Here's another reason why Black Caps coach Gary Stead and his batting sidekick, Craig McMillan, don't need to look far should push come to shove in resolving some willow-whacking issues.

With a rash of personnel away on myriad international duties, the Central Districts Stags batsmen still put Otago Volts to the sword when the four-day Plunket Shield resumed in Alexandra today.

New CD skipper Greg Hay laid down a platform with his 12th first-class century as opening batsman on day one of the round-three match at Molyneux Park.

The Heinrich Malan-coached Stags are 4-278 with Hay and No 6 Kieran Noema-Barnett resuming tomorrow morning on 130 runs and one run, respectively.

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Hay found allies in fellow opener Bradley Schmulian (41 runs) and No 4 Tom Bruce (71) after Dean Foxcroft departed cheaply for 10 at first drop on shield debut.

The 34-year-old from Nelson, who was the second highest run scorer in the red-ball format last season with 786 runs, made up for lost time in the opening two rounds with another milestone not long after Bruce had posted his half century.

In keeping with tradition, Hay was kept out of the media loop but Bruce fronted up to shed some light on a lucrative, third-wicket partnership of more than 180 runs.

"It was a successful partnership between Haysey and me in terms of positional play so, hopefully, we can go on to post a big score," said Bruce.

He agreed the unbeaten knock would boost the resolve of Hay as the first one since he started wearing the stripes on his arm this summer.

Bruce said it would mean a lot to the gritty opener who took over the mantle of red-ball leadership from William Young this season.

Hay brought up his ton with patient singles shortly after tea, when he was on 96, with 16 boundaries and, it seems, no desire to free up his arms for lusty sixes.

After the 229-ball and 281-minute occupation of the batting crease, Hay - nor Bruce for that matter - felt the compulsion to throw his wicket away simply because he had reached three figures.

They showed utmost respect to the bowlers but when the opportunity arose they were happy to drive, cut and sweep loose deliveries — just ask medium pacer Shawn Hicks and left-arm spinner and debutant Ben Lockrose.

Is Hay too old for the Black Caps?

Hardly because tweaker Will Somerville has made thirtysomething quite sexy in New Zealand cricket again.

Besides, in a format where how many balls you leave, not how many you play, maketh the man age is an undeniable attribute when married with experience.

CD batsman Tom Bruce missed out on a fifth first-class century but he knows every run will add up when the dust settles at Molyneux Park, Alexandra. Photo / Photosport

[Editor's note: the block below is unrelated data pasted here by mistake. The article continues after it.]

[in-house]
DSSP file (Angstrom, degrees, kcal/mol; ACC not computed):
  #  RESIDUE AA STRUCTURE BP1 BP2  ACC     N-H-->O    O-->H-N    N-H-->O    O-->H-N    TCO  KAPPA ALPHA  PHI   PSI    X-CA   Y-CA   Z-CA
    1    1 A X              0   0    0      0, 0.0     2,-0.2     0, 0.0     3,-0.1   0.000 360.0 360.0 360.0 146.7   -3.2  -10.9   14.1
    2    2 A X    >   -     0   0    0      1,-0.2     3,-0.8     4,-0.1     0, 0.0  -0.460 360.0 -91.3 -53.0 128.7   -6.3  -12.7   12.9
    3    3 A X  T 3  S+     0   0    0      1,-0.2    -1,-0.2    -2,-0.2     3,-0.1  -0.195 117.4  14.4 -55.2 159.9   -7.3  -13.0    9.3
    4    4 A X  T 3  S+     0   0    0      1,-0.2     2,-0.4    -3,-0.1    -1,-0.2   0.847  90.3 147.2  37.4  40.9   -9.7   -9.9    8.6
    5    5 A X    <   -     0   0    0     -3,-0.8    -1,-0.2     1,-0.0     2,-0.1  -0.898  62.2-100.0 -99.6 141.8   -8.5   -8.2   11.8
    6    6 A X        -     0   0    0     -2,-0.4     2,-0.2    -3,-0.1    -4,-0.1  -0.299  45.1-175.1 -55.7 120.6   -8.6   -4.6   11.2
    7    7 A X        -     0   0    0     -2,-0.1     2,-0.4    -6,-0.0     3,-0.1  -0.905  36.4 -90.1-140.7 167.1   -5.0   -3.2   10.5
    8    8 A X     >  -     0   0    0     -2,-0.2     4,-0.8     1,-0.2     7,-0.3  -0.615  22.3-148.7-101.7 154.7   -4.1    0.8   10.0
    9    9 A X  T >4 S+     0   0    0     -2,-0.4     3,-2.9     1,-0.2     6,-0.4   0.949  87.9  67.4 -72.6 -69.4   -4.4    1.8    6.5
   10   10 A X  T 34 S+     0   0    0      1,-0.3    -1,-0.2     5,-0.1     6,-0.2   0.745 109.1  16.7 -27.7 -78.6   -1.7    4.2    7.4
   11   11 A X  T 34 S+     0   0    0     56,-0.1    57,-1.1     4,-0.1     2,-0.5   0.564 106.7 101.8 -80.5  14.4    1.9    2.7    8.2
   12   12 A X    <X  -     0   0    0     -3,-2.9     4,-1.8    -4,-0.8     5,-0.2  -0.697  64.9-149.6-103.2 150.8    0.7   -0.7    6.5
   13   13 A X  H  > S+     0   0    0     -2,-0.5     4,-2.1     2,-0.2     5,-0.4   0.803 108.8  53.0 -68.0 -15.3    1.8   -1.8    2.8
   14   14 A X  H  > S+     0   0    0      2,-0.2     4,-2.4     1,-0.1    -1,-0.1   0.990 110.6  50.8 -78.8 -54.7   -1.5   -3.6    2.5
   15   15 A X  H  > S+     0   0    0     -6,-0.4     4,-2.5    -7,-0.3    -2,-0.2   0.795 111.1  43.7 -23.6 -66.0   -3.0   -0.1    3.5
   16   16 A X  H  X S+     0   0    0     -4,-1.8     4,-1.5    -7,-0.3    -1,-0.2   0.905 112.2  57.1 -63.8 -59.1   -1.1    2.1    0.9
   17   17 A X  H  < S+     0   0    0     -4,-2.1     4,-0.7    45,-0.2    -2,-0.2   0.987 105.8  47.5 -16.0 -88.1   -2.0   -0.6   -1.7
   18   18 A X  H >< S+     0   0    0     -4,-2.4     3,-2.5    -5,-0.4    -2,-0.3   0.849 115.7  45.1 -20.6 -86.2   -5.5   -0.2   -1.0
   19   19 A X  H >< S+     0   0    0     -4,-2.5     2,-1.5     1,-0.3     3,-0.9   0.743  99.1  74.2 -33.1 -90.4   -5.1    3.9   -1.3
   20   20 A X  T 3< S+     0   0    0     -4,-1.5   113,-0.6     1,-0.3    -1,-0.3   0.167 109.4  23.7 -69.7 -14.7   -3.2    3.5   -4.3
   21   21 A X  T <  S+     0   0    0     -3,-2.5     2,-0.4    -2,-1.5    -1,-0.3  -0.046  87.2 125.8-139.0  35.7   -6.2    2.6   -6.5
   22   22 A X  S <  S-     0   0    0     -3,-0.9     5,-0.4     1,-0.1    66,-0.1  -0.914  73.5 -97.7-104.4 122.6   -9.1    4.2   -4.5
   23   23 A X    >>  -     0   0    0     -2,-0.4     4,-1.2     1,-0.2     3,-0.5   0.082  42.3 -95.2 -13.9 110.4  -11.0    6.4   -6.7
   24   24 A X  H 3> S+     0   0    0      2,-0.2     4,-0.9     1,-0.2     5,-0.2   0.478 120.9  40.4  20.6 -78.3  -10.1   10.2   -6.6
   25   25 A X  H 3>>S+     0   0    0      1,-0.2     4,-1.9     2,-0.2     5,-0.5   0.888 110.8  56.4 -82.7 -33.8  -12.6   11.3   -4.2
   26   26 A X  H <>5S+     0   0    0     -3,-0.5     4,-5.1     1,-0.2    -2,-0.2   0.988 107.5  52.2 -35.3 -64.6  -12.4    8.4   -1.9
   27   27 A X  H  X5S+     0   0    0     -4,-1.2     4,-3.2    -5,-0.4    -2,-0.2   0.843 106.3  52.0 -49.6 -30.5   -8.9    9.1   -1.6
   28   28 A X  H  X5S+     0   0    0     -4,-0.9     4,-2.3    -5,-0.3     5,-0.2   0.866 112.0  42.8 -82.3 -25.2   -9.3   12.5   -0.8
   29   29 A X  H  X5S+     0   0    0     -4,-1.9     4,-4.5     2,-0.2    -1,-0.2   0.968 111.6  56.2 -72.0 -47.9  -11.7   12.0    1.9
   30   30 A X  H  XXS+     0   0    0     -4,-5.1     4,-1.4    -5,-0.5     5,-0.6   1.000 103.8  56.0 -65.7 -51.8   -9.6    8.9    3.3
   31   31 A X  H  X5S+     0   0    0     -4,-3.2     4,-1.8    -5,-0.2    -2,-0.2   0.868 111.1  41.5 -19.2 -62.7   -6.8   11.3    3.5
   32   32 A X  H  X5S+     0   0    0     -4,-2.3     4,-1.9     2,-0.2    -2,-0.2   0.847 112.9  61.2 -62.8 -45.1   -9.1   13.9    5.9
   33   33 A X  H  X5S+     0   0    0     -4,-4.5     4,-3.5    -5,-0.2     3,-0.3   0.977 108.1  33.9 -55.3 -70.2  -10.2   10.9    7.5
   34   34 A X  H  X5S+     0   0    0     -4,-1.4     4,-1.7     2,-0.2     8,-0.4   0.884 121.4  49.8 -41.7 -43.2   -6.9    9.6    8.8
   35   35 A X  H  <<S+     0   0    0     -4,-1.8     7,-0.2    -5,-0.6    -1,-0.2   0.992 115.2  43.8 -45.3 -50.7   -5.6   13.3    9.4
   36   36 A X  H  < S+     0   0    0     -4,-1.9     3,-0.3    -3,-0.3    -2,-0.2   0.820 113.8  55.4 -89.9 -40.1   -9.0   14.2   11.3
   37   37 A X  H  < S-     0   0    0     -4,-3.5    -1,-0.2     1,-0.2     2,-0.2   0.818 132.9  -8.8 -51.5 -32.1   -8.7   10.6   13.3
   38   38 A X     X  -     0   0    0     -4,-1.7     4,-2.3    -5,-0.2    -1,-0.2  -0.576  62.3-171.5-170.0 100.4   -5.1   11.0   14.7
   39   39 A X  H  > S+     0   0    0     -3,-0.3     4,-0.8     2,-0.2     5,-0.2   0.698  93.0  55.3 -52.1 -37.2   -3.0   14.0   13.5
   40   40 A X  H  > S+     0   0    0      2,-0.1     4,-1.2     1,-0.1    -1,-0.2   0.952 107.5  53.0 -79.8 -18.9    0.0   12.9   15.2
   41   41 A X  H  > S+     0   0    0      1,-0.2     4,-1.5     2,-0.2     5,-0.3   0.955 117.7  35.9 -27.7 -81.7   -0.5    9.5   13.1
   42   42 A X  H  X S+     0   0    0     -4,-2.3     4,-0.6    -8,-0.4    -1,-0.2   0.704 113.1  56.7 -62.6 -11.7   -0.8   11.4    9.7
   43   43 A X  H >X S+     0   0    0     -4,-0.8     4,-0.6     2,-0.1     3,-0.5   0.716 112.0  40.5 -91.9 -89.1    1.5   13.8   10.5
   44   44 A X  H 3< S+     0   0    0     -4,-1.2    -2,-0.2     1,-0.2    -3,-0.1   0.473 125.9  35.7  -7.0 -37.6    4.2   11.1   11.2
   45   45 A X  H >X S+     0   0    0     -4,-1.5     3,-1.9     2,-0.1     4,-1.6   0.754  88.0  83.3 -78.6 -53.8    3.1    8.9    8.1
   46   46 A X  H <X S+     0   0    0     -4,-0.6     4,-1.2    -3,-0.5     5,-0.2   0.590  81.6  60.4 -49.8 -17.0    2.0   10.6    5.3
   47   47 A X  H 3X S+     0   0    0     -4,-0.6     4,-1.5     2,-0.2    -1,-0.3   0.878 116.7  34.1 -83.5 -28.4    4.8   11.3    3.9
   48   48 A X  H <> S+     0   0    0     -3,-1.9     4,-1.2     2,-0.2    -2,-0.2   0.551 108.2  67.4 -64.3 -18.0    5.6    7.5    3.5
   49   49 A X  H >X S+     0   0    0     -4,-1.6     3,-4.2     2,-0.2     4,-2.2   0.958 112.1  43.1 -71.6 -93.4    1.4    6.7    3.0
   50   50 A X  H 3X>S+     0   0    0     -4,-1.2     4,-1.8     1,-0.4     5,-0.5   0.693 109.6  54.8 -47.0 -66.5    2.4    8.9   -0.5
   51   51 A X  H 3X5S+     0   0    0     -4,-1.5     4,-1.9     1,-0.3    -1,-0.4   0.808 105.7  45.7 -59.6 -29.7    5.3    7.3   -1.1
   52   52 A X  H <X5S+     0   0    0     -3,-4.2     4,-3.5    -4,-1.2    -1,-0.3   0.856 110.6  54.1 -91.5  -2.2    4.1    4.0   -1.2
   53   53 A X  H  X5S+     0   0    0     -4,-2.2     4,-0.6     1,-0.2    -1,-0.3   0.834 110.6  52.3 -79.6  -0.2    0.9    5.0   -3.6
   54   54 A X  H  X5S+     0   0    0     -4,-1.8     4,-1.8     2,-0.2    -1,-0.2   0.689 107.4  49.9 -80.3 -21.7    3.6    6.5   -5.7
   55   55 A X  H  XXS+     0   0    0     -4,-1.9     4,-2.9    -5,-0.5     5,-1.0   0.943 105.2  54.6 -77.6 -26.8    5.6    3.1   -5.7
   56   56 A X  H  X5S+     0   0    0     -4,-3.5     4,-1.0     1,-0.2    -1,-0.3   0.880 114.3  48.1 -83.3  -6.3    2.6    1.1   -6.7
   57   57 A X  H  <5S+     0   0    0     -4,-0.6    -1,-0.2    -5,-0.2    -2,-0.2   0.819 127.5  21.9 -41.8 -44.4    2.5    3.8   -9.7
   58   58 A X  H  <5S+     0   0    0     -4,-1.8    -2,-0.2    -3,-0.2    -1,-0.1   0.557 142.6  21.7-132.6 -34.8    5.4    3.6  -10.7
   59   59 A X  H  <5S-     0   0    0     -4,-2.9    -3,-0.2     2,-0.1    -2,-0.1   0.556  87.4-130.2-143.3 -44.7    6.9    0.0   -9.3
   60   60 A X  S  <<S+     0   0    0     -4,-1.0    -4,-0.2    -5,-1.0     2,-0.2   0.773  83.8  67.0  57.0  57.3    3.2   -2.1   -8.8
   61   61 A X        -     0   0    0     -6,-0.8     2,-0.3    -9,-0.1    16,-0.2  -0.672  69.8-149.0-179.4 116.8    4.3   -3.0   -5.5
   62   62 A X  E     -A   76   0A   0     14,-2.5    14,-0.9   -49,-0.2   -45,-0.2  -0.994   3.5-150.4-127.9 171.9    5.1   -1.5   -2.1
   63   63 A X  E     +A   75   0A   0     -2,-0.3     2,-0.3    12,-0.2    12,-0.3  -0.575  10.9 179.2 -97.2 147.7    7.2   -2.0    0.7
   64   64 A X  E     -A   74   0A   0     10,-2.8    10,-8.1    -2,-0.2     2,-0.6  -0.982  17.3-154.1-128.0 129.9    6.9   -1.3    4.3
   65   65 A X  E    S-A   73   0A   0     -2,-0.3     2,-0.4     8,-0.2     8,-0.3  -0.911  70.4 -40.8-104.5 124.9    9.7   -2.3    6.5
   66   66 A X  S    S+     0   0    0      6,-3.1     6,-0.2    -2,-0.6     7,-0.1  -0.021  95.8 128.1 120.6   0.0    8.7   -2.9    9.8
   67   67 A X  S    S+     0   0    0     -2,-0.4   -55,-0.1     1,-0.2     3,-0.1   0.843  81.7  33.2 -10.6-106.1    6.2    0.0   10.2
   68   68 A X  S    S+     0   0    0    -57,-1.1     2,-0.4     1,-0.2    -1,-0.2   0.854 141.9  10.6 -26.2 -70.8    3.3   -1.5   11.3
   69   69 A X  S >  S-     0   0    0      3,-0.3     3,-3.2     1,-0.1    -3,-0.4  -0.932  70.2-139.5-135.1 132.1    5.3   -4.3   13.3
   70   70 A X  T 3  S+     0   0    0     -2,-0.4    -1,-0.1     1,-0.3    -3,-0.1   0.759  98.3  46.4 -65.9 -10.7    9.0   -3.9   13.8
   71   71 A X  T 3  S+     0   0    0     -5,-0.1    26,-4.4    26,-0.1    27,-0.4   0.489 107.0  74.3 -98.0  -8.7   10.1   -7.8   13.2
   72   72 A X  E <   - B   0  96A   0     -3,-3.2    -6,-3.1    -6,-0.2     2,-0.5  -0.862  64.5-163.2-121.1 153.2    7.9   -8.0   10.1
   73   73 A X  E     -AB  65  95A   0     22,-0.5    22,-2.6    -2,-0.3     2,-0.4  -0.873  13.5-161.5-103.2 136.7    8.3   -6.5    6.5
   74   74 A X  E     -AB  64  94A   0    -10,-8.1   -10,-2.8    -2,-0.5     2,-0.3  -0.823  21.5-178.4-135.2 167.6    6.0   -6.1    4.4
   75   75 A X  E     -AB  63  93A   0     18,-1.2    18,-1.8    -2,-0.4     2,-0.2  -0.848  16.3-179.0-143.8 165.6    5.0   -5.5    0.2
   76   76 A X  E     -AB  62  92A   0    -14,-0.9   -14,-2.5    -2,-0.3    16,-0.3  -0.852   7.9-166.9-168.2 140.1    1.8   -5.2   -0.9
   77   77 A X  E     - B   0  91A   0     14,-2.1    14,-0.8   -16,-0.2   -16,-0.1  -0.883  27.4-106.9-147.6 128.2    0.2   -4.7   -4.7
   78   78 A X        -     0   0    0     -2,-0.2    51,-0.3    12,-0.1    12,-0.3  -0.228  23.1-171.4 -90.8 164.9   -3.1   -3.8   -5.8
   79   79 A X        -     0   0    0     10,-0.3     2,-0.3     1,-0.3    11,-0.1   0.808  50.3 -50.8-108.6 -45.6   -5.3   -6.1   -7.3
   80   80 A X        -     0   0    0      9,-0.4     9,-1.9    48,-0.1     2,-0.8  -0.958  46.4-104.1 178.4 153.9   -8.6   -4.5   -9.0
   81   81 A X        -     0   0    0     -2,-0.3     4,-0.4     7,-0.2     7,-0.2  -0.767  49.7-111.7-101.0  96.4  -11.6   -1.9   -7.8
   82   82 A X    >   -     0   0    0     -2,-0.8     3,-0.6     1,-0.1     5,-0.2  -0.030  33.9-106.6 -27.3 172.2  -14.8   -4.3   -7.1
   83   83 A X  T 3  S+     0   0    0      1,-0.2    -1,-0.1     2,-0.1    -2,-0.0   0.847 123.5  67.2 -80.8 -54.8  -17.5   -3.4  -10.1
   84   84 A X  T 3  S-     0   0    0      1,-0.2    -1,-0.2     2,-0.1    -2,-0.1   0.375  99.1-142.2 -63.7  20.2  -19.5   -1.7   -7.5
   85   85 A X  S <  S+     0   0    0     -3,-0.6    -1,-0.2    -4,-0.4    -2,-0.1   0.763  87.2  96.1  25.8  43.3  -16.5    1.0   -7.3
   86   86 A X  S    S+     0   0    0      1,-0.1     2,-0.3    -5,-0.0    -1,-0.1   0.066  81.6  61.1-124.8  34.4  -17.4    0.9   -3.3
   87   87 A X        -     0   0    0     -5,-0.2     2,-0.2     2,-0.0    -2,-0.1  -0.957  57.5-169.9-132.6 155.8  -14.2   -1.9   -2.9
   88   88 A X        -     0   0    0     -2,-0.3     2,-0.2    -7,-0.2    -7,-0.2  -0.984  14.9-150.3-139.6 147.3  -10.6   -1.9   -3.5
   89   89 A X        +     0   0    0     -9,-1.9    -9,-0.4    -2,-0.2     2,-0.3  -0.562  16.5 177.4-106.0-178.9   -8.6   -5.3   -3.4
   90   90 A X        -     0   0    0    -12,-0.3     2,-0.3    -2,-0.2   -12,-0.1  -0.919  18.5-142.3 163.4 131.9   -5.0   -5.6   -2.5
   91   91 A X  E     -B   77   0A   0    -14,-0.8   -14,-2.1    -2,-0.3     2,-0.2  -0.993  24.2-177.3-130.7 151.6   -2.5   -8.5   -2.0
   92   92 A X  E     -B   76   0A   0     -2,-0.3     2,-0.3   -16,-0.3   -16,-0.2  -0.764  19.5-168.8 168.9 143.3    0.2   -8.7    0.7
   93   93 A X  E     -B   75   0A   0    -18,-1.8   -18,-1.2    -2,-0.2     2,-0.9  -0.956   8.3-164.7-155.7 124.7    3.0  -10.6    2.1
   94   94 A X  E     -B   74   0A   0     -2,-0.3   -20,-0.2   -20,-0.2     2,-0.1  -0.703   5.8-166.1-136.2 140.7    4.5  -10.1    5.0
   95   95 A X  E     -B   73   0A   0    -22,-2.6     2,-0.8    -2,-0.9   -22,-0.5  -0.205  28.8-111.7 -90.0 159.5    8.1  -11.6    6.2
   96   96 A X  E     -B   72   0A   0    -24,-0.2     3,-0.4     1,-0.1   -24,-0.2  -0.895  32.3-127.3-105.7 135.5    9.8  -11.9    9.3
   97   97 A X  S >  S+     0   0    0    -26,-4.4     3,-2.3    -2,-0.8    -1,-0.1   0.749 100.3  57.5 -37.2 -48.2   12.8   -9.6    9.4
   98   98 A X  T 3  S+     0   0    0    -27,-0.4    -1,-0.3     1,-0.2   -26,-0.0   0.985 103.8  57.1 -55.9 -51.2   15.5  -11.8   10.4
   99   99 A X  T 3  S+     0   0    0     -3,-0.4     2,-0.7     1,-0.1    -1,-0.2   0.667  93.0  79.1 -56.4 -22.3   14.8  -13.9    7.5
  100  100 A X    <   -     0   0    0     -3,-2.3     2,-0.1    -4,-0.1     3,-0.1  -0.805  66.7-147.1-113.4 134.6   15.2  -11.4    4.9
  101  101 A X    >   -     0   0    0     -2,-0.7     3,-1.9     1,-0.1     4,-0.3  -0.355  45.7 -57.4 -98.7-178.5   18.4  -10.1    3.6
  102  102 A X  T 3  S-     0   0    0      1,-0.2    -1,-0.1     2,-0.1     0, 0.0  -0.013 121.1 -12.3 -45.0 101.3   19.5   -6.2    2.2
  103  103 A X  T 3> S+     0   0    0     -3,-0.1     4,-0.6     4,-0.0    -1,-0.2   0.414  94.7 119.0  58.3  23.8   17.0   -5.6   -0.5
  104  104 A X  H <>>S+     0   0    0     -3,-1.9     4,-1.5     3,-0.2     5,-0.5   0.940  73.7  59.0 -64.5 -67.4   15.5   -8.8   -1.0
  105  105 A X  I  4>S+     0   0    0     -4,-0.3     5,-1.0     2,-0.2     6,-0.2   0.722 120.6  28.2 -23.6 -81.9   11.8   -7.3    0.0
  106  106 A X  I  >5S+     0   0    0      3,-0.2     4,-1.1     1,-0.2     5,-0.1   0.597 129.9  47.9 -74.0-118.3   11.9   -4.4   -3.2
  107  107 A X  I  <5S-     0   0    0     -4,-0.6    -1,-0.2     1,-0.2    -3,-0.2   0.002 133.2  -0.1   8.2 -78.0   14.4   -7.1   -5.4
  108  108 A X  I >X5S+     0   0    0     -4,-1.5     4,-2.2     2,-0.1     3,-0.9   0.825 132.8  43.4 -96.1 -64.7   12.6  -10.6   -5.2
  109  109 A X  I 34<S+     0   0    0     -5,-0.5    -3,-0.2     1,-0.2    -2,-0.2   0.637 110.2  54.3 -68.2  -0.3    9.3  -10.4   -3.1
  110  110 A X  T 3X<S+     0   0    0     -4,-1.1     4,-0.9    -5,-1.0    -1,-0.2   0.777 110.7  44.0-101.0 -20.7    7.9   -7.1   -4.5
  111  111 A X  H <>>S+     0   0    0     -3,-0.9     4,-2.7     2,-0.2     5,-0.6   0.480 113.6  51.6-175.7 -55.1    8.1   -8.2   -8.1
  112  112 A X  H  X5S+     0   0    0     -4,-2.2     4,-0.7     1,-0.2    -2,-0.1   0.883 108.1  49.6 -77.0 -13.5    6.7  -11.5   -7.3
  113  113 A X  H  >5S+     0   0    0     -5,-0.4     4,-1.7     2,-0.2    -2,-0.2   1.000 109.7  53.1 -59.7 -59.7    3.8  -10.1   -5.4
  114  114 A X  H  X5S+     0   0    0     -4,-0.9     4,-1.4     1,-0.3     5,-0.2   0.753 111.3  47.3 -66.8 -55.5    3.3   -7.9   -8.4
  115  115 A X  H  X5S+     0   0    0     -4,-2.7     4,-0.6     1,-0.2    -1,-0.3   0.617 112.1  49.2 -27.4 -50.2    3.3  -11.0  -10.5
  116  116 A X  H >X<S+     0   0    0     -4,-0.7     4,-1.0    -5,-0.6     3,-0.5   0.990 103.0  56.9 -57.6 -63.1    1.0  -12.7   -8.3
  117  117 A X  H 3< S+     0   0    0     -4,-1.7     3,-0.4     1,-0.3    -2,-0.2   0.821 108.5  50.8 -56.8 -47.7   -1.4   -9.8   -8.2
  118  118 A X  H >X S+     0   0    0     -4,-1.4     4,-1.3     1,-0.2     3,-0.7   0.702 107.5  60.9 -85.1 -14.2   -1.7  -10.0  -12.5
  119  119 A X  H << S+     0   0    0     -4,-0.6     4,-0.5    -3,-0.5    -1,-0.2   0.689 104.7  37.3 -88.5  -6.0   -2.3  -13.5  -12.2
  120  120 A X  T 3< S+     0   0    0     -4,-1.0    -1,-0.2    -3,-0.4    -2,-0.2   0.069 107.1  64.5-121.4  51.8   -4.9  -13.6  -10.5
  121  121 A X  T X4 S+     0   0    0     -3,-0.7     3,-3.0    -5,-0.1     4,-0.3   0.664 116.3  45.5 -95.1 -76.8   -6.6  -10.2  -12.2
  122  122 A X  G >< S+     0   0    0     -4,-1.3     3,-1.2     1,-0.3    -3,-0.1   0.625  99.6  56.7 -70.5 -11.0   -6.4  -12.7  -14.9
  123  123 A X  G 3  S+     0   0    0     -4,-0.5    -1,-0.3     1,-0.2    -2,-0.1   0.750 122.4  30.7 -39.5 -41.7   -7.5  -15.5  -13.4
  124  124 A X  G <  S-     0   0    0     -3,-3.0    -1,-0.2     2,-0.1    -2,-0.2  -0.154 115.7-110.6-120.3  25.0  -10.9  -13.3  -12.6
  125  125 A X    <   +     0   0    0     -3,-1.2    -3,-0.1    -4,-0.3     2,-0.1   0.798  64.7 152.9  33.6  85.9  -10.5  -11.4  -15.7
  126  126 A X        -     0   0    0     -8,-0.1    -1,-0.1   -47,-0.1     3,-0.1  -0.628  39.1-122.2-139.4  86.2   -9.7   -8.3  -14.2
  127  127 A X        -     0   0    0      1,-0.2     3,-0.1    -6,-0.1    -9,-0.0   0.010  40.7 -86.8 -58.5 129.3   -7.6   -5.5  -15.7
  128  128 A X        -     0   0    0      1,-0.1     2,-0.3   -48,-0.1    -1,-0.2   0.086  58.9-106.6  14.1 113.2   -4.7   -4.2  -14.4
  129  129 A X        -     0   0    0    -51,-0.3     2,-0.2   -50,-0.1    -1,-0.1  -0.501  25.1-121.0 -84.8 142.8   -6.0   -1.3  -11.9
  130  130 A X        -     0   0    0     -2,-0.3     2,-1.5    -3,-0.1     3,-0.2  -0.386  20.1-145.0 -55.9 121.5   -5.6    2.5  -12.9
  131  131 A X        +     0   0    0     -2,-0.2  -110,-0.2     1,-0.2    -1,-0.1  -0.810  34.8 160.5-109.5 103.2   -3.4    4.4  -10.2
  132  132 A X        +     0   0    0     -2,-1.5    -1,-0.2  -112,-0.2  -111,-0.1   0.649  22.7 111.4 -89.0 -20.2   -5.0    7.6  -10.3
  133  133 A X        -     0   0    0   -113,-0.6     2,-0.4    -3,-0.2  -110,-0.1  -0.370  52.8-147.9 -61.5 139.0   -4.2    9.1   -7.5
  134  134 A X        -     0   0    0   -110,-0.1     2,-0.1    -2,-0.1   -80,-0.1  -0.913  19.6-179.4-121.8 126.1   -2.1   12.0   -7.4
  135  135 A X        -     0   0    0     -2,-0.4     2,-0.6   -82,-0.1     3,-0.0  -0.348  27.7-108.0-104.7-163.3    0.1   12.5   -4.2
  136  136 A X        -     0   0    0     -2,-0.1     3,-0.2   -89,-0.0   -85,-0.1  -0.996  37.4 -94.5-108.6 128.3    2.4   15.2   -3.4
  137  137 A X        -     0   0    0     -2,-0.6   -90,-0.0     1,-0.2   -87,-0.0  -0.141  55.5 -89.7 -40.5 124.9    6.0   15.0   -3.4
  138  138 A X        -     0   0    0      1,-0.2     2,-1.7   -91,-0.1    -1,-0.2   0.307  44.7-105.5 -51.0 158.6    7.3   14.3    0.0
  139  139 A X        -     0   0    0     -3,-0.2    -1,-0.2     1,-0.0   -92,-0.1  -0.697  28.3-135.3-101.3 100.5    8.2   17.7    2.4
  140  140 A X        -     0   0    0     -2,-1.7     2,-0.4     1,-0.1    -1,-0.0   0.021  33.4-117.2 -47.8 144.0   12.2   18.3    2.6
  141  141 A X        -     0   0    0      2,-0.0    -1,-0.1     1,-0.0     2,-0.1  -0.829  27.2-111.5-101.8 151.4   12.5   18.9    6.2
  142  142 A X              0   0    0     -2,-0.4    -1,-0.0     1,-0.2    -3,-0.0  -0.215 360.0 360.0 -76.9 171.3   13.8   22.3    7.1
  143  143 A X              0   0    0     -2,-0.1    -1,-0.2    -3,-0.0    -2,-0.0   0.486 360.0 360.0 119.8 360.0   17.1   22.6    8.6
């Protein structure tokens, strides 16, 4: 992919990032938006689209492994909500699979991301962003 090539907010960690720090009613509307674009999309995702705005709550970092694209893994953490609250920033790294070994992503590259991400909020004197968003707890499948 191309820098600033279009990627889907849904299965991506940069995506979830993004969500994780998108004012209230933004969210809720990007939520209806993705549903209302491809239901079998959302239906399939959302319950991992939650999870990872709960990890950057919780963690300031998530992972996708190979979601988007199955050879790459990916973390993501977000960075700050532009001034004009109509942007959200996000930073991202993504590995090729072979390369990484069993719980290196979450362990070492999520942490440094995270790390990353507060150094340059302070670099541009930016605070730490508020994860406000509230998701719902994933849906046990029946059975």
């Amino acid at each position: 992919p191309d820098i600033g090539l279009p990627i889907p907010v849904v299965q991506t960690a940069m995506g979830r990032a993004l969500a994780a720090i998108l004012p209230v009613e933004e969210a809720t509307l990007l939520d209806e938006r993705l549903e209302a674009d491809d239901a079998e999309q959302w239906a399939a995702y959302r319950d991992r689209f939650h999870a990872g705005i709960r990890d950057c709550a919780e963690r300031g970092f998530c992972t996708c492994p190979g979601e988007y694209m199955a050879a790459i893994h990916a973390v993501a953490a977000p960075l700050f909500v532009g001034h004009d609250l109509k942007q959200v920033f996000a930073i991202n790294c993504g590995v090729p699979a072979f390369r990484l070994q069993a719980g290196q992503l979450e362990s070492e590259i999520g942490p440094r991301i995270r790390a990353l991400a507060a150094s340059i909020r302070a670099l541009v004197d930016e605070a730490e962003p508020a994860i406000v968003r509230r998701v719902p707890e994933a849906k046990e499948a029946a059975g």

CD batsman Tom Bruce missed out on a fifth first-class century but he knows every run will add up when the dust settles at Molyneux Park, Alexandra. Photo / Photosport

Bruce had amassed eight fours and a solitary six. But the 27-year-old from Te Kuiti, who has represented his country in 14 T20 internationals and has four first-class centuries, fell to the raised finger of a white coat when Volts opening bowler Jacob Duffy trapped him leg before wicket to break the partnership.

In Bruce fashion, the bolshy right-hander wasn't about to offer any excuses or play the unlucky card and instead graciously accepted the verdict.

"I just missed a relatively straight one," he said, although the new ball would have had to have been a factor from a run earlier.

His 119-ball, 172-minute commitment will become a bullet-point when the stumps are finally lifted to declare a result on or before Sunday.

"I'm more disappointed with myself, really, because it was a very good partnership where I could have really helped set the boys up so it's just a shame that I couldn't really kick off."

Wicketkeeper Dane Cleaver came and went cheaply for six runs at No 5. Schmulian will rue not going on to build on his innings but it's easy to overlook the role of an opener whose primary project is to help take the shine off the new cherry in the early overs.

Captain Duffy, who Hay asked to bowl on winning the toss, and fellow new-ball seamer Nathan Smith got 2-51 and 2-38, respectively, as the Volts employed seven bowlers on a deck that is flat and on which the ball has kept low.

"It's been quite difficult, at times, but they bowled relatively well as well which has made it tough and all those runs pretty important."

A declaration is imminent tomorrow?

"Yes, we'll try to get all the bonus points first, I think, tomorrow morning and relatively quickly ... so we'll have a better idea from there."